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Nontuberculous Mycobacterium infection complicated with Haemophagocytic syndrome: a case report and literature review

Abstract

Background

Non-tuberculous mycobacterial (NTM) infection is usually observed in patients with immunosuppressive conditions. It may also cause unregulated immune responses. While there have been increasing numbers of reported tuberculosis-related HPS (haemophagocytic syndrome), HPS caused by NTM infection is still very rarely reported.

Case presentation

We report a previously healthy 21-year-old Chinese female with fever, night sweats and fatigue, in whom HPS was diagnosed according to the HLH-2004 criteria. Mycobacterium intracellulare was cultured from her peripheral blood. After treatment with corticosteroid, clarithromycin, rifampicin, ethambutol and amikacin, the patient finally recovered. We also reviewed relevant publications on NTM infection complicated with HPS and found 11 cases, including ours. Clinical presentations, diagnoses and prognoses were analysed and summarized to deepen our understanding of this rare condition.

Conclusions

Most reported NTM-related cases were caused by disseminated infection. The lack of localized symptoms might add to the difficulty involved in making the right diagnosis. While it usually takes time to obtain tissue or blood culture results, granuloma in a bone marrow biopsy might be an early indicator of possible mycobacterial infection. Although treatment varied, the overall prognosis of NTM-related HPS was promising.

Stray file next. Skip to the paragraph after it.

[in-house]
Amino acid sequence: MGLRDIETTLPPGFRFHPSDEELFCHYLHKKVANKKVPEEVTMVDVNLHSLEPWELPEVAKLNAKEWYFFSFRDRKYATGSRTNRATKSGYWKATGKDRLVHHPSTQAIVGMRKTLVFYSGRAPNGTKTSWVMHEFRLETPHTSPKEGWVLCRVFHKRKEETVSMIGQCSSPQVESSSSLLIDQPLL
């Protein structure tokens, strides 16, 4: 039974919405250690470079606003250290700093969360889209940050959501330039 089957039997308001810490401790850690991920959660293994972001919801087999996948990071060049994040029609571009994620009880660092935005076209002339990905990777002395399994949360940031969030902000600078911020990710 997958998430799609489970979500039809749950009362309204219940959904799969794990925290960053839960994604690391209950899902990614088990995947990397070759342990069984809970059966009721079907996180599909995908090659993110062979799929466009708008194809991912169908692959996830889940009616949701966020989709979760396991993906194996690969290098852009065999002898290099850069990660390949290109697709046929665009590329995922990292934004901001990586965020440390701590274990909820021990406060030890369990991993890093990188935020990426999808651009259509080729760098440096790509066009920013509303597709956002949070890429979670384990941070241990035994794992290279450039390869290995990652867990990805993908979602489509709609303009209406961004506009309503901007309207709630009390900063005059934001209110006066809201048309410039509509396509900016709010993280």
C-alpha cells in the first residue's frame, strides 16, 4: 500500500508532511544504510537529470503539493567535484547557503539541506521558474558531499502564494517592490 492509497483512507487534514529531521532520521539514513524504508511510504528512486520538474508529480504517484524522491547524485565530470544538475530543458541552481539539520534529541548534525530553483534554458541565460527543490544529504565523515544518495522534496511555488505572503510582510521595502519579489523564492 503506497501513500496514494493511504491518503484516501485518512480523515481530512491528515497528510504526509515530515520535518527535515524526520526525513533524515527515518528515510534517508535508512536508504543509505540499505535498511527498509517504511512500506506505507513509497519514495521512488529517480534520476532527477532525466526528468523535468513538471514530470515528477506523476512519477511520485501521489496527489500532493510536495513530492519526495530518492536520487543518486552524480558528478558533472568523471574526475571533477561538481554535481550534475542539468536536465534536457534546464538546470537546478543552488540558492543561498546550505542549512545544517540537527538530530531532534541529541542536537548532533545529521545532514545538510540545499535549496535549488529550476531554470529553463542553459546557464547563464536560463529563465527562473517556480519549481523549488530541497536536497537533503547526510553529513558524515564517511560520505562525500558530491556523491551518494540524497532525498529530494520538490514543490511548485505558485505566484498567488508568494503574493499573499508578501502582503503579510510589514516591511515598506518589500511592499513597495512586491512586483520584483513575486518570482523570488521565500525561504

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Background

Haemophagocytic syndrome (HPS) is a rare, life-threatening condition characterized by over-stimulation of the immune system [1]. While primary HPS is genetically predisposed and usually develops during childhood and adolescence, secondary HPS can be triggered by a variety of conditions and may occur at any age [2]. The most common causes of HPS include viral infection, autoimmune disease and haematological malignancy [3]. On the one hand, NTM infection is usually observed in patients with immunosuppressive conditions [4, 5]. On the other hand, it may cause intense immune responses. Although severe tuberculosis has been increasingly reported and recognized as a potential cause of HPS in recent years [4, 5], non-tuberculous mycobacterial (NTM) infection associated with HPS is still very rare. Here, we report a 21-year-old female who was diagnosed with HPS caused by disseminated Mycobacterium intracellulare infection where treatment of both NTM infection and HPS eventually led to recovery. We also performed a literature review of NTM infection complicated by HPS to deepen our understanding of the condition.